Cheswick Divorce Services logo Contact Information. Donna Cheswick. 724-493-9695. donna@cheswickdivorcesolutions.com

FAQ

What is mediation

  • How is mediation different than litigation

    Litigation is based on a win-lose strategy. Each attorney is being paid to “win” the best possible settlement. This can cause the process to drag on and often results in confrontation, anger and hostility. Mediation focuses on a win-win strategy to help both spouses communicate and devise solutions to their differences so that they can reach an agreement.
  • How long will mediation take

    The number of meetings depends on the complexity of your situation, how far apart you are on issues and how ready both parties are to make decisions. Usually a standard mediation case requires between two to five meetings. Each meeting is usually scheduled in 2-hour time slots. The pace of mediation is designed to give you the time to deal with each issue in a thoughtful and manageable way.
  • How much does it cost

    Our fee is $175 per hour and is payable at each session. No up-front retainer is charged and the hourly fee can be split between both parties. You may find that mediation can cost a fraction of what it would cost to engage in a long, drawn out legal battle.
  • Where does mediation take place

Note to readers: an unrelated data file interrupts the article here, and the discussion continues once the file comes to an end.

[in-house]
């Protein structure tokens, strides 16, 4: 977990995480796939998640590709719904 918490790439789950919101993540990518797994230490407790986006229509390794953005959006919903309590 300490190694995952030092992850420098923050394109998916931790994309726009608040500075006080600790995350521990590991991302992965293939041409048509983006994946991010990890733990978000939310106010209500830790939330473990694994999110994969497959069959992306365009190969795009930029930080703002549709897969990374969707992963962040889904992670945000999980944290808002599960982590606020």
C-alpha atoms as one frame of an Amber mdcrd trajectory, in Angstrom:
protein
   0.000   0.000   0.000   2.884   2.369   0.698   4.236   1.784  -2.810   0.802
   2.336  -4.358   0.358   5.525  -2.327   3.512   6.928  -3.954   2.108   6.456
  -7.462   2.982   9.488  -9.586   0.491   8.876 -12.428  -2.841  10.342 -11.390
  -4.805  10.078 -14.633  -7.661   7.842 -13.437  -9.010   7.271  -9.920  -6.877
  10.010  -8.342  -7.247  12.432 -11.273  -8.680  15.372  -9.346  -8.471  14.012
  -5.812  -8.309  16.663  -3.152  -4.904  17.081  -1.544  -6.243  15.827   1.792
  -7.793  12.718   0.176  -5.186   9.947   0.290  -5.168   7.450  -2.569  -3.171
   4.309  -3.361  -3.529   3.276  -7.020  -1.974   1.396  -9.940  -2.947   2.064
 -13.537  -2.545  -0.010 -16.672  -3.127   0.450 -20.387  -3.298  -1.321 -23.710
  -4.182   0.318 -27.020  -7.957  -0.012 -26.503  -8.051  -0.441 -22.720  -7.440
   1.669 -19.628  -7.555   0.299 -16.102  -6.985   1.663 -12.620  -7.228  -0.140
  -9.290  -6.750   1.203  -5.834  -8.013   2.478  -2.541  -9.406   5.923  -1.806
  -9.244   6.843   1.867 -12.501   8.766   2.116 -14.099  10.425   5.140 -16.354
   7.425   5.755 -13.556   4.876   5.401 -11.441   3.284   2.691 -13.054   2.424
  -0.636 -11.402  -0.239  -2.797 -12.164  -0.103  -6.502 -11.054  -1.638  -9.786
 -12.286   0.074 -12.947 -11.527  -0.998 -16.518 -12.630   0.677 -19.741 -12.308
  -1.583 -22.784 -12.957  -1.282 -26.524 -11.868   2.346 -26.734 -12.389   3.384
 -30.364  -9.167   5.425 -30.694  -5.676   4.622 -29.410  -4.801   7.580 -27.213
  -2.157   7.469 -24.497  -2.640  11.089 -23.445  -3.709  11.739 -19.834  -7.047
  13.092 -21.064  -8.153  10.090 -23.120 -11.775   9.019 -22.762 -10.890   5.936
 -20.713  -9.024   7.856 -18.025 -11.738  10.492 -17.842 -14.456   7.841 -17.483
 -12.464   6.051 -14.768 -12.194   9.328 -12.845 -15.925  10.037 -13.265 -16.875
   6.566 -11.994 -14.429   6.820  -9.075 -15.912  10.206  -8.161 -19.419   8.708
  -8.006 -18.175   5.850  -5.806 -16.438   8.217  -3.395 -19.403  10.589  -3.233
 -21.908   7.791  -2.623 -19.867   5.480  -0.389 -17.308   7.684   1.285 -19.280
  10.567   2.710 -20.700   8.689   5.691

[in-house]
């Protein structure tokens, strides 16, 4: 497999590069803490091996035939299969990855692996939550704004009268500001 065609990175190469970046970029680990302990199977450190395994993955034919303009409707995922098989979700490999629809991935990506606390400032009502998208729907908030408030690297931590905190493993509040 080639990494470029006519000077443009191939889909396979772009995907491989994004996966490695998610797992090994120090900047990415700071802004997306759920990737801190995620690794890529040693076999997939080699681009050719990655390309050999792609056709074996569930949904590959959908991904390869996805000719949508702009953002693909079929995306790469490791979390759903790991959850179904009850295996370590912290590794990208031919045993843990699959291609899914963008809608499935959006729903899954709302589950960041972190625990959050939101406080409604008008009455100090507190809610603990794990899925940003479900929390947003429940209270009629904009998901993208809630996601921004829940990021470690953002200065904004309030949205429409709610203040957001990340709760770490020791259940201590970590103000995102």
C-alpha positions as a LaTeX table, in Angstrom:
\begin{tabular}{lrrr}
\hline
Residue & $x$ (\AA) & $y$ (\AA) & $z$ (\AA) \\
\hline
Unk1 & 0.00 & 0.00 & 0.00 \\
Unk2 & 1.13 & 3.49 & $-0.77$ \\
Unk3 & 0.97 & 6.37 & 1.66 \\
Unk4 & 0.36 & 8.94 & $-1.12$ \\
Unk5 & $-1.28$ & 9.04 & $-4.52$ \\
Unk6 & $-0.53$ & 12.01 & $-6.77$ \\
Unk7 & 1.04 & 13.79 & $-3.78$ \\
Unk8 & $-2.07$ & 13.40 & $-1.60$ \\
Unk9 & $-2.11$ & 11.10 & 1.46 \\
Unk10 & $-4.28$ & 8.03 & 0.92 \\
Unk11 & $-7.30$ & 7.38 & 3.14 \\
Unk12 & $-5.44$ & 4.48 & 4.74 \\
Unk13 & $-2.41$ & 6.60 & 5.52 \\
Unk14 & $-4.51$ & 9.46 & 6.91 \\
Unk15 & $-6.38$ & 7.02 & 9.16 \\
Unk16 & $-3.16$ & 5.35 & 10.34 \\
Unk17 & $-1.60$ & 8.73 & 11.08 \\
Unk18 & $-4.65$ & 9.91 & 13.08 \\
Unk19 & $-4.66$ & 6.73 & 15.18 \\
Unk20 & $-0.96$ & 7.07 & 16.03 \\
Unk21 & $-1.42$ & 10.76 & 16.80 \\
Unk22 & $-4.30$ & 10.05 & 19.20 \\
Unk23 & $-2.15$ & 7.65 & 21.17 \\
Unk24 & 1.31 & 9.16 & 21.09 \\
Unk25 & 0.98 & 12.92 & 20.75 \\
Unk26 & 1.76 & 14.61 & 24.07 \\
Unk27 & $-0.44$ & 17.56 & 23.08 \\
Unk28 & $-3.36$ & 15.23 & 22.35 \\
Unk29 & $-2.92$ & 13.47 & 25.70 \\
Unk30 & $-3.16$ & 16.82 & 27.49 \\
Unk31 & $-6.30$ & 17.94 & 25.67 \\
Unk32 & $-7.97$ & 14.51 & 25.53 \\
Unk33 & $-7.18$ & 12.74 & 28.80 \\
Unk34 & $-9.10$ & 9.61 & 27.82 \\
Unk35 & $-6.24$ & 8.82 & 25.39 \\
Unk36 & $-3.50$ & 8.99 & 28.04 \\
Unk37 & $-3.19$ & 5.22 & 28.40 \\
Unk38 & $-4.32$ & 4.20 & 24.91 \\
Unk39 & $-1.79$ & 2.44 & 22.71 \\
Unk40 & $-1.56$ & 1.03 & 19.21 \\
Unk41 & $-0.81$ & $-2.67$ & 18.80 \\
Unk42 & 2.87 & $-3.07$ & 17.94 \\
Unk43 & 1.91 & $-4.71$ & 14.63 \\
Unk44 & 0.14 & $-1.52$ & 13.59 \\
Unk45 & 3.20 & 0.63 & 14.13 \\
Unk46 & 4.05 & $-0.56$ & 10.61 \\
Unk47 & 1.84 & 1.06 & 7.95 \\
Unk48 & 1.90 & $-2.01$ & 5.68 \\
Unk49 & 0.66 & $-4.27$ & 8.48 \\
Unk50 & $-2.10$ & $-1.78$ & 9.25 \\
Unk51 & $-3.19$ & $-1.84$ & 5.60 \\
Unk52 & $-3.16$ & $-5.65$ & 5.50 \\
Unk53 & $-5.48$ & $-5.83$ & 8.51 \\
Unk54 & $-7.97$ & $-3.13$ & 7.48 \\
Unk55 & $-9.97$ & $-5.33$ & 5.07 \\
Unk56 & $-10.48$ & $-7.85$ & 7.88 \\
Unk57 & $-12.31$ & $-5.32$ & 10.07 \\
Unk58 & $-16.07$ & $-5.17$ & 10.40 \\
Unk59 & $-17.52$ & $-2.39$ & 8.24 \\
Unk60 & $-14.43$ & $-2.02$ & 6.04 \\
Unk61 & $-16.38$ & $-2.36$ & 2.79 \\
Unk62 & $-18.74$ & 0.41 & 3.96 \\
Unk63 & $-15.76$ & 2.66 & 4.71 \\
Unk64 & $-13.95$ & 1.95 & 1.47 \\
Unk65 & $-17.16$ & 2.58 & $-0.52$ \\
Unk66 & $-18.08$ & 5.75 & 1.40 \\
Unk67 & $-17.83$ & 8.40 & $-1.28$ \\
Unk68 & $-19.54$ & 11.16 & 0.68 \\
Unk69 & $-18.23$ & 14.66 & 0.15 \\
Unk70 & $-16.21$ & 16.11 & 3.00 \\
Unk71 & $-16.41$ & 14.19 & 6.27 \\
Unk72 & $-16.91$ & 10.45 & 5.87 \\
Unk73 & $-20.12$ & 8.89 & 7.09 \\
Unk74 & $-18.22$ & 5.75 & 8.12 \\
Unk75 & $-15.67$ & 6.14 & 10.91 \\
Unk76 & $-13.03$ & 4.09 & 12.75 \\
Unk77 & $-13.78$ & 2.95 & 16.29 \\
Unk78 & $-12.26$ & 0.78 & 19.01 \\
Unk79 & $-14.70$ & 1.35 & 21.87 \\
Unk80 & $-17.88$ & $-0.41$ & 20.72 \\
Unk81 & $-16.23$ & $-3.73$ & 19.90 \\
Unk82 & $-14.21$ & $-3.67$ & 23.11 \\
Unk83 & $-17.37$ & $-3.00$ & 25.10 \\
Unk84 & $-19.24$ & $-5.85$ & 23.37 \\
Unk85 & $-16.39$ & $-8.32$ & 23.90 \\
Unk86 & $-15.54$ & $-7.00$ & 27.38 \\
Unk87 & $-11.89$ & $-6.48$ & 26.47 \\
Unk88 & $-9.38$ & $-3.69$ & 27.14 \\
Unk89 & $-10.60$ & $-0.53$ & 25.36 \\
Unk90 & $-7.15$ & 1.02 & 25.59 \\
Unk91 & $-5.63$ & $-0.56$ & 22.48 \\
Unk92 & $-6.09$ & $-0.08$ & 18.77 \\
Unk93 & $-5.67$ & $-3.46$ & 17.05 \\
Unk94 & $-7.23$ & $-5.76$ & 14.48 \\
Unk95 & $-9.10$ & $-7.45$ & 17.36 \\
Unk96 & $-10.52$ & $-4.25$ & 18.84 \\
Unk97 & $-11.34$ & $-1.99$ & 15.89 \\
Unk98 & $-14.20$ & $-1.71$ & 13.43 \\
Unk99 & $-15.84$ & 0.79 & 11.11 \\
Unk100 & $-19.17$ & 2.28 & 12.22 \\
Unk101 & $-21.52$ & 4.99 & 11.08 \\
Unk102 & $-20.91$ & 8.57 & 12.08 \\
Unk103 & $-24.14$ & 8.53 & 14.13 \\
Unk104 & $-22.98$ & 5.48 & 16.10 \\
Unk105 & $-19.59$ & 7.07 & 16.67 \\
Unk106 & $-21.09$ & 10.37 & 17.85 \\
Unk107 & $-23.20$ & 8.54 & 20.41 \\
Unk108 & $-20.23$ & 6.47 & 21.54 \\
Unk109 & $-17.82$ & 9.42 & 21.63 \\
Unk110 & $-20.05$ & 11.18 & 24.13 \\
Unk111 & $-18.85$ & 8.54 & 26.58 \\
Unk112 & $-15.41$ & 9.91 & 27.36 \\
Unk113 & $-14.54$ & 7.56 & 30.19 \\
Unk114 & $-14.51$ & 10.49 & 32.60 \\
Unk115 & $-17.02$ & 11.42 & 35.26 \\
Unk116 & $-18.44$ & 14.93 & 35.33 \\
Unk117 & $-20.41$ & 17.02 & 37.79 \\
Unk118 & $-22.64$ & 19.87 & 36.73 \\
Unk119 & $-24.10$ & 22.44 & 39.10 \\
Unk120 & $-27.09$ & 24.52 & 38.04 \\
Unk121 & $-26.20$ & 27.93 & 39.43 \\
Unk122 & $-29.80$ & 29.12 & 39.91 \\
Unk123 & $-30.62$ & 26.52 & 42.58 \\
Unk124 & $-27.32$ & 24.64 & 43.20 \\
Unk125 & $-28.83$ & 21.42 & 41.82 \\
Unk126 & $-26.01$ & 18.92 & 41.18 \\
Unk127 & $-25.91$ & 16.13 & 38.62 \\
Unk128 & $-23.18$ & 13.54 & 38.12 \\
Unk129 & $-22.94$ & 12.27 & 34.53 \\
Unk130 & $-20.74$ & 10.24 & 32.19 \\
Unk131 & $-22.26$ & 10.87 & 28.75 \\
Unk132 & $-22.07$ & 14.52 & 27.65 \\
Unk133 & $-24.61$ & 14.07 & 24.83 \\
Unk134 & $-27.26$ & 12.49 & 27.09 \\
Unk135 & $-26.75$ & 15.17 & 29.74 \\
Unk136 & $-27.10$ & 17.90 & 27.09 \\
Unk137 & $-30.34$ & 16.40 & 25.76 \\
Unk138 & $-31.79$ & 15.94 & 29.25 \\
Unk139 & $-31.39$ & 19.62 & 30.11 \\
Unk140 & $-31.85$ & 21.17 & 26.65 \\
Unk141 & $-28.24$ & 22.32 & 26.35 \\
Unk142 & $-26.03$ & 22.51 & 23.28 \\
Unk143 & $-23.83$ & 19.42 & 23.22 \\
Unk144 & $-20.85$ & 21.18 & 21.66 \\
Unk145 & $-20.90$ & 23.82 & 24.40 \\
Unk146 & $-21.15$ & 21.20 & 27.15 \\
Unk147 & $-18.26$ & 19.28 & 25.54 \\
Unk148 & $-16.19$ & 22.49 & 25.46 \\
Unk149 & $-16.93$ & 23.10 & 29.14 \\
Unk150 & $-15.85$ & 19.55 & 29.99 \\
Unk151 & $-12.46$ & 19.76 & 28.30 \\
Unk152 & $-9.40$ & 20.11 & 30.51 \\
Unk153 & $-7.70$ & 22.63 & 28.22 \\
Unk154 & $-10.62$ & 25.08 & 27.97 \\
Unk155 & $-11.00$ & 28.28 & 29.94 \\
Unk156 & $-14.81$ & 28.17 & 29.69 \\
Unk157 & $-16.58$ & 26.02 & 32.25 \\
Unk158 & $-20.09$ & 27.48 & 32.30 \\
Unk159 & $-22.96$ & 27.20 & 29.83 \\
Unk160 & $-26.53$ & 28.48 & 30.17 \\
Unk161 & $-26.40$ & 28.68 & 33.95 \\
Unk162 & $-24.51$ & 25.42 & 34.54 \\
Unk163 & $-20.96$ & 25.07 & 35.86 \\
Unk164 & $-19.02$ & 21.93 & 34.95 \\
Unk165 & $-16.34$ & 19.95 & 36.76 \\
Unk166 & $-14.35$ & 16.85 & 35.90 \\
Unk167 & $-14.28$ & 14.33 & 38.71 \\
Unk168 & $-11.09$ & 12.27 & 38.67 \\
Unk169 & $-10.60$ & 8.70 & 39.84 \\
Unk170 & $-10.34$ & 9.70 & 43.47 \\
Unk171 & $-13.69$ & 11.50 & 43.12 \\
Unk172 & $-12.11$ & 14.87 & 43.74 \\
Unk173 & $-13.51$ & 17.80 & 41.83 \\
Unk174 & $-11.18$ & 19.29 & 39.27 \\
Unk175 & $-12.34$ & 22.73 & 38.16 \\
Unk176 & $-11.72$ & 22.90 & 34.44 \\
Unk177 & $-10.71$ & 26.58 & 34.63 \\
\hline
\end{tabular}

Sessions will be scheduled in our office in a relaxed and private meeting space with both parties present. We can also offer offsite mediation in certain circumstances. There also may be times where we meet privately with each party to relieve tension and discuss any sensitive issue that may be preventing progress. These “caucuses” allow you to share emotion details of your personal situation without worrying about your spouse’s reaction.
  • Will mediation work if we can’t communicate

    Yes, mediators are trained to help you shift into new and productive ways of communicating, problem solving and compromise. You will be encouraged to avoid former patterns or dwelling on what went wrong in the past. Instead you will be encouraged to focus on what you want in the future - - for you and your family. Often times, mediation helps you learn better communication skills so both parties can communicate post-divorce, especially when you have children. If, at any point, mediation does not seem right for you, you may leave the process.